The first church service to be held in Trinity Methodist’s newly restored building attracted so many people that stewards had to run to fetch more bread and wine as crowds queued to receive Holy Communion.
Nearly 180 people, including newcomers, regular members and their families and friends, gathered to worship in the redeveloped modern multi-purpose space, which opened for the first time last Sunday, February 1st. It had been closed since last summer for a £400,000 refurbishment funded through grants, donations and various fundraising activities.
Minister Ian Humphreys led the service, which was almost full to capacity in the main body of the church downstairs, where the traditional pews have been replaced with modern movable seating. The theme of thanksgiving began with a rousing cheer and a round of applause for the work that had finally finished completion.
After an address to the children, Rev. Humphreys invited people with cameras to capture the landmark occasion with an unprecedented congregational “selfie”.
He said: “There’s been a real ‘wow’ from people who have had a look. I’m thrilled to see what you have all achieved, and not only was it a real thrill to welcome people into the church at our open day events, it was a thrill to see how thrilled you all were to see the response!
“It’s been brilliant to welcome people who have not been inside for years, members of different churches and those who live locally who’d heard about the redevelopment and just wanted a nosy!”
After taking part in their own Sunday school activities in the church hall, the children in Treasure Seekers returned to the service after the sermon, waving brightly coloured paper flags on which they had illustrated the words “God is Great!” The older children carried in a gold-covered cardboard box with angel wings which they had created in the shape of the Ark of the Covenant, containing paper scrolls on which they had written the words of the Ten Commandments. Leader Jean Robinson explained that they had been learning about the story of David.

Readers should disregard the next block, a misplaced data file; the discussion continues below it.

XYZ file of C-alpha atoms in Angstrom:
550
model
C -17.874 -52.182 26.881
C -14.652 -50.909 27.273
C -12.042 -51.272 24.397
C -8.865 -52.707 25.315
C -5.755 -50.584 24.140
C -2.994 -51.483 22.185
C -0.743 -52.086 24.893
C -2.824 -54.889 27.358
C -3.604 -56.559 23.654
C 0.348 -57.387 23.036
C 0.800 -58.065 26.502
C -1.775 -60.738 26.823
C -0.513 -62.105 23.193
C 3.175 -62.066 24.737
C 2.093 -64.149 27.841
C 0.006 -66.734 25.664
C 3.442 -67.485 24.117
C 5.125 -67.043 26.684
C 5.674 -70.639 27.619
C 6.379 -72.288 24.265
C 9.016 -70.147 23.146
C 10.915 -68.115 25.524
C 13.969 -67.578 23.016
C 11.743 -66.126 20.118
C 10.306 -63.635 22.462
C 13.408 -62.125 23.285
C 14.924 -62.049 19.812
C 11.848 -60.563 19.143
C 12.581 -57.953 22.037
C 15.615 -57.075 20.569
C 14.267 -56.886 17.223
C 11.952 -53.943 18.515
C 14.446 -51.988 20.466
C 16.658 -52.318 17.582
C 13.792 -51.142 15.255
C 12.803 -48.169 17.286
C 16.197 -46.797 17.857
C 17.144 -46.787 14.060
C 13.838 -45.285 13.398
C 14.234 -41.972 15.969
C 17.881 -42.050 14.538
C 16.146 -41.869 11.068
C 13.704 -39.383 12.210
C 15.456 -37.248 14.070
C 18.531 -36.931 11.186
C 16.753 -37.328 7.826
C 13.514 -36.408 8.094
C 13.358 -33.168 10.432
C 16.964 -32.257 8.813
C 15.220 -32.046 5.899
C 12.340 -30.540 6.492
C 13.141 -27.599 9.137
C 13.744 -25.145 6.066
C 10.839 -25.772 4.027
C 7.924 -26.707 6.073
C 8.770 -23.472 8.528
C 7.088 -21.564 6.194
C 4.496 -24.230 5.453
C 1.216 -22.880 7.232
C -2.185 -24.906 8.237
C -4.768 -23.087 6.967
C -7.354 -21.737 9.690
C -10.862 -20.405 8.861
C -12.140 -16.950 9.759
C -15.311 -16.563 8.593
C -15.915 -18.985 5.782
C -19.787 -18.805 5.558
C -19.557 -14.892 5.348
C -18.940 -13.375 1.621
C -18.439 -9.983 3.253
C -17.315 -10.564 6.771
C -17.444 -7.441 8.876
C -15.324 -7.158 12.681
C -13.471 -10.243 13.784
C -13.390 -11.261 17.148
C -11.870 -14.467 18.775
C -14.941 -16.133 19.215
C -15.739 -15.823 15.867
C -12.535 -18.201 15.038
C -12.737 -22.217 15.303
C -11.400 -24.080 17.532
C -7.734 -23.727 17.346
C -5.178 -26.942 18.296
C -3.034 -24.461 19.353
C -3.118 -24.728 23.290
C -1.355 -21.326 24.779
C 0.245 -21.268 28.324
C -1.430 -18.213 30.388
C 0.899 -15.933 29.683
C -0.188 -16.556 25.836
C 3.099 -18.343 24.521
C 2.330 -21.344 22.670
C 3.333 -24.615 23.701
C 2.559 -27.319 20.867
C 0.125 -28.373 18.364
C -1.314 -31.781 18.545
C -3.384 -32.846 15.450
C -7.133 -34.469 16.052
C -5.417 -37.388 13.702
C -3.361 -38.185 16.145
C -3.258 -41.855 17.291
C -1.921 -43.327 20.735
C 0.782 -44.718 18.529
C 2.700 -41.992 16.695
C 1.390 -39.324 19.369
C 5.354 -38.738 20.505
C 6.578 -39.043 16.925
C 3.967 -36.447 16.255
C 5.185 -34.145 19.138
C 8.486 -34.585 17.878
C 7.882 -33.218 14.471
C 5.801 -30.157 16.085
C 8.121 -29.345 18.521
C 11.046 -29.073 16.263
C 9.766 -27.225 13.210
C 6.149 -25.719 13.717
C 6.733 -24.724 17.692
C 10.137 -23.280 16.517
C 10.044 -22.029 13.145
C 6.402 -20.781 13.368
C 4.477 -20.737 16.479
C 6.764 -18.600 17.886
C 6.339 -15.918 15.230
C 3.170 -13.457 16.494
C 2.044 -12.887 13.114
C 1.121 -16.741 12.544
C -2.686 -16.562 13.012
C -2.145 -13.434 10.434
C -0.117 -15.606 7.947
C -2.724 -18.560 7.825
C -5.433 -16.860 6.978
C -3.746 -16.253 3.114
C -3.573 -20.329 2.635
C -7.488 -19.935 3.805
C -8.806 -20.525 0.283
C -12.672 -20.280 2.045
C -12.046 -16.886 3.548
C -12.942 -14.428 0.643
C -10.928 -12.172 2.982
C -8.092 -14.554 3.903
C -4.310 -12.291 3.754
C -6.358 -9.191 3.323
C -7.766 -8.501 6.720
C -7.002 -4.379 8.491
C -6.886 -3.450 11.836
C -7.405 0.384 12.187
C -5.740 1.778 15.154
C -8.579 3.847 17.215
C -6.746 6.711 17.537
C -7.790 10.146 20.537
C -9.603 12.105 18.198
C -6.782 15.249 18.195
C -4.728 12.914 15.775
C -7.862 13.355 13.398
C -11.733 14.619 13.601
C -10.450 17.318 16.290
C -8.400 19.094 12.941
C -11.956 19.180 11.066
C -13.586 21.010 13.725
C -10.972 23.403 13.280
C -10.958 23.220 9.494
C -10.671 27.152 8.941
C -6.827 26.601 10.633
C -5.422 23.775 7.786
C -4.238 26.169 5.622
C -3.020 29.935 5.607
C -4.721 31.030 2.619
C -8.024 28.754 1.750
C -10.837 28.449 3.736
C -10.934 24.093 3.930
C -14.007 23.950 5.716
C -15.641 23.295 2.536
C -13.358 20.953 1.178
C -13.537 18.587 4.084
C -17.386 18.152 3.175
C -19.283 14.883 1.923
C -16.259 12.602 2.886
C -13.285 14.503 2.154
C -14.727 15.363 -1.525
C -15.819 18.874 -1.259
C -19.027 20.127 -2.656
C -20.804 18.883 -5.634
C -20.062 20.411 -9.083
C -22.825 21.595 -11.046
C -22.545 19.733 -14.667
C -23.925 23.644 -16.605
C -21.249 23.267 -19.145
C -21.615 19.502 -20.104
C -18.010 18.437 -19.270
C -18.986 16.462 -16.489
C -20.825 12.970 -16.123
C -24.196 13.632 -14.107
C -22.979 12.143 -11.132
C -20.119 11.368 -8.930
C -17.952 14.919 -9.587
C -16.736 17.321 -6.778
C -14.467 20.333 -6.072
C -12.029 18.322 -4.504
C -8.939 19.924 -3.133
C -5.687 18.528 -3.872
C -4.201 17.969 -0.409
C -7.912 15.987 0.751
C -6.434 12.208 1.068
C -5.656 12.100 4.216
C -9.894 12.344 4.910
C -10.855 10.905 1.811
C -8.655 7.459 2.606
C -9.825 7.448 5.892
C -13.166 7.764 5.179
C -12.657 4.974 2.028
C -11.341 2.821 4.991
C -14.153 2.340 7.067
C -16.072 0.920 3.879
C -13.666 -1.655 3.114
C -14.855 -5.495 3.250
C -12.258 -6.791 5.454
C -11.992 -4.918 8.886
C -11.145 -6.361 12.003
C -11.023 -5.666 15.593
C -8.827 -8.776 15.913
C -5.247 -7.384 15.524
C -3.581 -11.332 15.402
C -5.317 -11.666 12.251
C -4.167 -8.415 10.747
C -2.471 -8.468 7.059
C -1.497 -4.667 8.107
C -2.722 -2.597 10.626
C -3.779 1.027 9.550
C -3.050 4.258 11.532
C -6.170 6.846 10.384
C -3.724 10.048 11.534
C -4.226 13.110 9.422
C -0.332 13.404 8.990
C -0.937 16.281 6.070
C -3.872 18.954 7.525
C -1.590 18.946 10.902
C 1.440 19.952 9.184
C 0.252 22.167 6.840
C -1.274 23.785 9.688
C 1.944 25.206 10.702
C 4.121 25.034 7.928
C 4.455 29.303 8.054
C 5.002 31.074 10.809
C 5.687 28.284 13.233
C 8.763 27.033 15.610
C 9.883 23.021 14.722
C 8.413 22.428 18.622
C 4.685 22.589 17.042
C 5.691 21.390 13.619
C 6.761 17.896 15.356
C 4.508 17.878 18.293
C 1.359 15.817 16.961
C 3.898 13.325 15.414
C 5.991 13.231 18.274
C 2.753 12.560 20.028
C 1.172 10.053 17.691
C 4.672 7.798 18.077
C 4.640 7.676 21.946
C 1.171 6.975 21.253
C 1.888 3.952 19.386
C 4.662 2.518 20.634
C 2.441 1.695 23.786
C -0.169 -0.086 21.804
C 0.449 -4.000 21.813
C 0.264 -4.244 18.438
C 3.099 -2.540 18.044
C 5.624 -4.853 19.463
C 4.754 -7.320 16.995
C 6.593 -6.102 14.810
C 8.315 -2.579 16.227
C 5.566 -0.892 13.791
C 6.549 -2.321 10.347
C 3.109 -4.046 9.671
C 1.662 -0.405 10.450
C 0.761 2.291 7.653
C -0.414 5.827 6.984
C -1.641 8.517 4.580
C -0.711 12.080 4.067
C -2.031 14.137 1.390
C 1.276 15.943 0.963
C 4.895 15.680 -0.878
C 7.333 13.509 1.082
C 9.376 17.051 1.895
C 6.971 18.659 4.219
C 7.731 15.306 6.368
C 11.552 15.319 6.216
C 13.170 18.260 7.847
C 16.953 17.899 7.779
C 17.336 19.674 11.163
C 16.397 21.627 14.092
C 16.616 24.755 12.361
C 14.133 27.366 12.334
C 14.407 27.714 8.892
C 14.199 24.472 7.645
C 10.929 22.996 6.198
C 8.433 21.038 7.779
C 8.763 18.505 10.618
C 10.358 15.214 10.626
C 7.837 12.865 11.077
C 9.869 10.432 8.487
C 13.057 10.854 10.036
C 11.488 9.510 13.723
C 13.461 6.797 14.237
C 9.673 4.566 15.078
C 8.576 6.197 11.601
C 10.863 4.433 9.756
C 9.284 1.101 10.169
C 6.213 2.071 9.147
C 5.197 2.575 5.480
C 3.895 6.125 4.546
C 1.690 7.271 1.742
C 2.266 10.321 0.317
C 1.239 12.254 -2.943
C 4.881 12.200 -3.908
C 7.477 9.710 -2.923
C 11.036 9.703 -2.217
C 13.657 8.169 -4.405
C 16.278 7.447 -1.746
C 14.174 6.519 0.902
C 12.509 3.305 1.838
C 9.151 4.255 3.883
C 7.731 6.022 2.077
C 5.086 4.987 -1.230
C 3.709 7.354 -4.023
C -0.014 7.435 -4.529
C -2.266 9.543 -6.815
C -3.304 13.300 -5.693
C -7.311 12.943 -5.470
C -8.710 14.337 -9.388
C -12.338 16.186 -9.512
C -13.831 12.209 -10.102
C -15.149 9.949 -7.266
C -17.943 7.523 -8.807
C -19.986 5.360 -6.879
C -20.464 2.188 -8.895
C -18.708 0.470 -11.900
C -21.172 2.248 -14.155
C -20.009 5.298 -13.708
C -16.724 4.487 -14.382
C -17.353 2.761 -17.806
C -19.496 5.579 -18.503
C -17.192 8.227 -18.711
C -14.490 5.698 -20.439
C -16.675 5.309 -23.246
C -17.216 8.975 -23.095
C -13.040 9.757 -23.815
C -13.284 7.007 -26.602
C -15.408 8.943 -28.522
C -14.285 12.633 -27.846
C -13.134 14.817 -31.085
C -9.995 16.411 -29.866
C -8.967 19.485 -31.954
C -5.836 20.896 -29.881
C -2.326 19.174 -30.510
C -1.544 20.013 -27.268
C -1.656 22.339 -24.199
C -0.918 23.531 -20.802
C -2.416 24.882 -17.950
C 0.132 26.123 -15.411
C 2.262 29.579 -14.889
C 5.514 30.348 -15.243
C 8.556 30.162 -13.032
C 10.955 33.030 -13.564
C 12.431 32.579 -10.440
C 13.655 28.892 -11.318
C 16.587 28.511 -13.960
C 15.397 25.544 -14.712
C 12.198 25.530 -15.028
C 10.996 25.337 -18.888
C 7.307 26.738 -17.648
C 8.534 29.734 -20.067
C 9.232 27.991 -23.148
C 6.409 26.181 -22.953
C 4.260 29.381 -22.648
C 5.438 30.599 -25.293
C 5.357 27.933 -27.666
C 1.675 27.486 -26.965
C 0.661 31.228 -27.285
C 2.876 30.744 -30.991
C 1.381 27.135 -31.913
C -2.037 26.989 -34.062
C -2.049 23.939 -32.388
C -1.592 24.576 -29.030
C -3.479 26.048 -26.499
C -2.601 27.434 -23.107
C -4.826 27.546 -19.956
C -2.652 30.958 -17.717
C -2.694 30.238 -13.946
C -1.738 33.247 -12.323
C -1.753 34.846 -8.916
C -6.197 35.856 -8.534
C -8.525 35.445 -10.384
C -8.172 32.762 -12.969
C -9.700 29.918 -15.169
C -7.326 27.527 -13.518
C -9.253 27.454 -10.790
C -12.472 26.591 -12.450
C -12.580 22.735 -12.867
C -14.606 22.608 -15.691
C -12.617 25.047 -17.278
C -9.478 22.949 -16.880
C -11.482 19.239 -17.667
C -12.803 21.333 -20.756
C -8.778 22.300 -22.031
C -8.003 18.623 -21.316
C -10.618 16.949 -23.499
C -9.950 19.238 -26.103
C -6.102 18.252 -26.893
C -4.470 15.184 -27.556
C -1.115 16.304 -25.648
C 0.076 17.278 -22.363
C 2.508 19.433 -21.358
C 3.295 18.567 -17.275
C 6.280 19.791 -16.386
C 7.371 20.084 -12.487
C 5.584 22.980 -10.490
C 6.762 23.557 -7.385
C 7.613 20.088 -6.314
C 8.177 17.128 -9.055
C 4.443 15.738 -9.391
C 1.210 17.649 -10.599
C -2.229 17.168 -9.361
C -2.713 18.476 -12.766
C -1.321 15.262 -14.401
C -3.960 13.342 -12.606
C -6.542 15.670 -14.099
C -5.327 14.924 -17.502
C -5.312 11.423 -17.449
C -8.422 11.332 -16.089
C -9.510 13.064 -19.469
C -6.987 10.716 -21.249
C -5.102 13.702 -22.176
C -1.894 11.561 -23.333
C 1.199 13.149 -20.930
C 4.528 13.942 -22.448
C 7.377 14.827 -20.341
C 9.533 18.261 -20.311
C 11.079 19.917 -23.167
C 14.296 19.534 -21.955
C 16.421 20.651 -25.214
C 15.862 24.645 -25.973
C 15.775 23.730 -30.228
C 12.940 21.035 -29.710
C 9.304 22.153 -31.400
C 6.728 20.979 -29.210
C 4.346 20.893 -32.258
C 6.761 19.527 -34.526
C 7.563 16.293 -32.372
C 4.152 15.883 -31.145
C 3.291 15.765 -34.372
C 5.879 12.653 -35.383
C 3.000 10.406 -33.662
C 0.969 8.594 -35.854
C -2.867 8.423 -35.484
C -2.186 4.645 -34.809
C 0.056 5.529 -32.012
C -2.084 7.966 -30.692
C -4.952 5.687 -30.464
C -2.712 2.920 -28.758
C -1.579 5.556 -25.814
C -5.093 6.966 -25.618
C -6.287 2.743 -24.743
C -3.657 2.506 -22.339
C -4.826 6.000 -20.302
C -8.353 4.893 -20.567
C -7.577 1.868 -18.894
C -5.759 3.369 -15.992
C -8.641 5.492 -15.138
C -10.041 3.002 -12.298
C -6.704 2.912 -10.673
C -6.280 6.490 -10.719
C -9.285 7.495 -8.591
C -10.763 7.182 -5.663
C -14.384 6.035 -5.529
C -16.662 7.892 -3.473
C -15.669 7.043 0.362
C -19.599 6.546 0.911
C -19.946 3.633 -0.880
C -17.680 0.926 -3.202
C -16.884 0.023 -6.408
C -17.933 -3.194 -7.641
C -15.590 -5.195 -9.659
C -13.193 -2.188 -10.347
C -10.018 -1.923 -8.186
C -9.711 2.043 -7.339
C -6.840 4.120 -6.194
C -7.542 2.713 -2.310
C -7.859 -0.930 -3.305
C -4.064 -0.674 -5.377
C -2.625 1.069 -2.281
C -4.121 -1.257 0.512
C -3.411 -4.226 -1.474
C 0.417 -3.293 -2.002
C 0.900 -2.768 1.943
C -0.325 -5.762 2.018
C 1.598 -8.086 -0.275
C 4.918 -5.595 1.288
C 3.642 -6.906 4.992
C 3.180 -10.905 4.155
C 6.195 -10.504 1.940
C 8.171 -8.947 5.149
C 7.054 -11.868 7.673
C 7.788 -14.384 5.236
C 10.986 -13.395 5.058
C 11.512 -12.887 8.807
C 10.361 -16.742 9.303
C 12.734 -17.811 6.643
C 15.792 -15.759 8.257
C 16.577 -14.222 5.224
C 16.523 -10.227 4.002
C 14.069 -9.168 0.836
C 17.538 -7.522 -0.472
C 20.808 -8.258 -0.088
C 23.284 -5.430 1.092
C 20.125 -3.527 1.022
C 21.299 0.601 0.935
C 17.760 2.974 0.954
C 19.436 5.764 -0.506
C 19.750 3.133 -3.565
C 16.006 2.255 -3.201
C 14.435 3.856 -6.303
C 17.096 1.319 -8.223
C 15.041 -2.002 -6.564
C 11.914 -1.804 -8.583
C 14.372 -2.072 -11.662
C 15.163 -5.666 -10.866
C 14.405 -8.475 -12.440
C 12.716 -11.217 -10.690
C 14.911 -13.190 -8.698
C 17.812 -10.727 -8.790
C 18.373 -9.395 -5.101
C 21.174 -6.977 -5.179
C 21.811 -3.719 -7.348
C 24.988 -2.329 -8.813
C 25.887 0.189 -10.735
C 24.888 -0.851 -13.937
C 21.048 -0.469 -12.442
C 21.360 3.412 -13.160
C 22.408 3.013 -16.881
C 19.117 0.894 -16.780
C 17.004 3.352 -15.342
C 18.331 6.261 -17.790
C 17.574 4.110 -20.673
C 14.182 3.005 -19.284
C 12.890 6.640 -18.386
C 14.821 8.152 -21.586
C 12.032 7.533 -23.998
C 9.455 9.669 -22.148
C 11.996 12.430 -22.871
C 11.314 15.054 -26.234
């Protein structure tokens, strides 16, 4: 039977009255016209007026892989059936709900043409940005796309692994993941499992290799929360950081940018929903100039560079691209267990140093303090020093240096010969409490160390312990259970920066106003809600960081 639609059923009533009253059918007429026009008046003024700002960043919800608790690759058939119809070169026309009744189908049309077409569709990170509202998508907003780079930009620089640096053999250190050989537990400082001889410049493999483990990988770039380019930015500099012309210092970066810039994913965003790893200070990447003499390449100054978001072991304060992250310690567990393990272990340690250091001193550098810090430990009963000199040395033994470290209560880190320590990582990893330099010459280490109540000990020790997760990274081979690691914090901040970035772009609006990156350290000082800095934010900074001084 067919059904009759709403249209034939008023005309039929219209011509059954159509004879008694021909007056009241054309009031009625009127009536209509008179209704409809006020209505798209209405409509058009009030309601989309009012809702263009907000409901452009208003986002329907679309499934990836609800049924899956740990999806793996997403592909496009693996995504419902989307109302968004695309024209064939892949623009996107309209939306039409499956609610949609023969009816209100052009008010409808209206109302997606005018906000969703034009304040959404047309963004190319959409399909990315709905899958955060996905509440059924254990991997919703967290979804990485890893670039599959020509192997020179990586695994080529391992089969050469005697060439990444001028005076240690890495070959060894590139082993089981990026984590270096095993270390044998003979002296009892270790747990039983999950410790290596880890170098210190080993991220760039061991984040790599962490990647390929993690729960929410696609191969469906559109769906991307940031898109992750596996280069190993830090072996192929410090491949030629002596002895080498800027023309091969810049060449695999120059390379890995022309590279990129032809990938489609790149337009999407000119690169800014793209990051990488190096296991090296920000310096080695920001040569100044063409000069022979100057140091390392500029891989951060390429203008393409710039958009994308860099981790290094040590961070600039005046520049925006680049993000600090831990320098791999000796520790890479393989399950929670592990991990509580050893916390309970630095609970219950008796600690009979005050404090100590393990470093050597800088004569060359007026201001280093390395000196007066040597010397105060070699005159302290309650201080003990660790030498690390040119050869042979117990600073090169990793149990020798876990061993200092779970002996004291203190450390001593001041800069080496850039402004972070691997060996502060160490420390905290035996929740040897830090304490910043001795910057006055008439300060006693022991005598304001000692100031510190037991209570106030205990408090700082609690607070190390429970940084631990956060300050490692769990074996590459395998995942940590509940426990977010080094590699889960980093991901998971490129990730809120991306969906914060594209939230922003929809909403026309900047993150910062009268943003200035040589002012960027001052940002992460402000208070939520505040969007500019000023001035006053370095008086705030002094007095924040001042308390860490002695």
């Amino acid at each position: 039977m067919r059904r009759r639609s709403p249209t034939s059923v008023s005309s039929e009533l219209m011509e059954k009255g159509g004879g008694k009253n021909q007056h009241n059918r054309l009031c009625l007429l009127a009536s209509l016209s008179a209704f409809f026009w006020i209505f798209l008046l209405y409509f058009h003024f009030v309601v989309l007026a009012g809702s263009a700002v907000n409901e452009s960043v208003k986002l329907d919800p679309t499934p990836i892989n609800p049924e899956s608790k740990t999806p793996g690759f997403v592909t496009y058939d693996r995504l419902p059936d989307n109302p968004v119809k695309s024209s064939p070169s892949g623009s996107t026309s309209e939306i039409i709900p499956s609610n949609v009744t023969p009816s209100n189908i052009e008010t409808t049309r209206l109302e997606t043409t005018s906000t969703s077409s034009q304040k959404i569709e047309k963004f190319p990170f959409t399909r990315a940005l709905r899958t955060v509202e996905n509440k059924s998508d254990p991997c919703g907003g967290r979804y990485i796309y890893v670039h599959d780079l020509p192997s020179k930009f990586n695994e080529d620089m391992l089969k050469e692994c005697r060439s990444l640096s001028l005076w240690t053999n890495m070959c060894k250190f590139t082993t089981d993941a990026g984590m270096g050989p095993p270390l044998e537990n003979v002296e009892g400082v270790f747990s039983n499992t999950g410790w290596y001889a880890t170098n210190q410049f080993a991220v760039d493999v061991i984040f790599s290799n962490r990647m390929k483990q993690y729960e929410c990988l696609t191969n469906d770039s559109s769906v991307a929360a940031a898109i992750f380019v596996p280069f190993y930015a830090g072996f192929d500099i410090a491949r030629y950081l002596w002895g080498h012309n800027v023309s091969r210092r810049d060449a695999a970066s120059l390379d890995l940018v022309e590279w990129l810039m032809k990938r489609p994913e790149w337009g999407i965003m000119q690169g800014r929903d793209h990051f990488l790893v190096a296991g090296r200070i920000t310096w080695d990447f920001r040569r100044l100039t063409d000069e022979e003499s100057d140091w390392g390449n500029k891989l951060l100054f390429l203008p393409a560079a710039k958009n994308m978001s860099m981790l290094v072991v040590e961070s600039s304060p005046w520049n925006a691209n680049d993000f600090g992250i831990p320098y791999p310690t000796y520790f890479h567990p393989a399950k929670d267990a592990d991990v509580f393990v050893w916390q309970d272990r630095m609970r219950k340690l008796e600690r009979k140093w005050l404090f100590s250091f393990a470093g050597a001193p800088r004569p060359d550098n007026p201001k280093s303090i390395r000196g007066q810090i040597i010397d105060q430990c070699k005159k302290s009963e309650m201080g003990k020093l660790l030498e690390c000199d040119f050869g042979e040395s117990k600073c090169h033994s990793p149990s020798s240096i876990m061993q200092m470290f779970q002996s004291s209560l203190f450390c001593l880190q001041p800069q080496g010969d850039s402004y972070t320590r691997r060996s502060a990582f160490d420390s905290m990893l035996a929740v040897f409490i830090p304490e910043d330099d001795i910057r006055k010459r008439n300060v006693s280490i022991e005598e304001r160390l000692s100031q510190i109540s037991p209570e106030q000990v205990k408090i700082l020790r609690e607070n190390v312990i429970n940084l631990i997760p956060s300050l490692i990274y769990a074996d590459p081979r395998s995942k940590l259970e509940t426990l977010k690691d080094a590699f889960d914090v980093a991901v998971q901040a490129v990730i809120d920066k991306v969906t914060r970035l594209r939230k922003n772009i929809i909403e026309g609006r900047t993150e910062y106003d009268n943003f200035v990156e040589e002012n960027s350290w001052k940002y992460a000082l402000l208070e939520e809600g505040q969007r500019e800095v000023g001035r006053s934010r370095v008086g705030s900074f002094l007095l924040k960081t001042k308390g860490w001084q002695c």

Speaking after the service, Margaret Horner – who led the fundraising grants development team – said that it had been a wonderful service and remarked on the number of people in the congregation, which was well above an average weekly attendance.
Trinity is the latest church in Lancashire to remove its pews to create a modern, multi-purpose space for the whole community to use through the week. The “Grand Designs”-style modern makeover includes glass fronted doors, a new foyer space with meeting room and kitchen, bright airy décor, electric blinds and modern heating system.
More open events are planned so that the public can see inside the remarkable transformed space and suggest ways that it could be used for different activities for all ages. The church has also been reaching out to the community through Facebook and Twitter.
For more details about hiring the space through the week contact Jean or Stuart Robinson on 01200 424849 or email firstname.lastname@example.org
You can also find out more through the church’s website (www.clitheroemethodistcircuit.co.uk) or via Facebook (facebook.com/trinity.methodists) or Twitter (TrinityClithero).
A near capacity congregation flocked to the reopening of Trinity Methodist Church. Photo: David Butterworth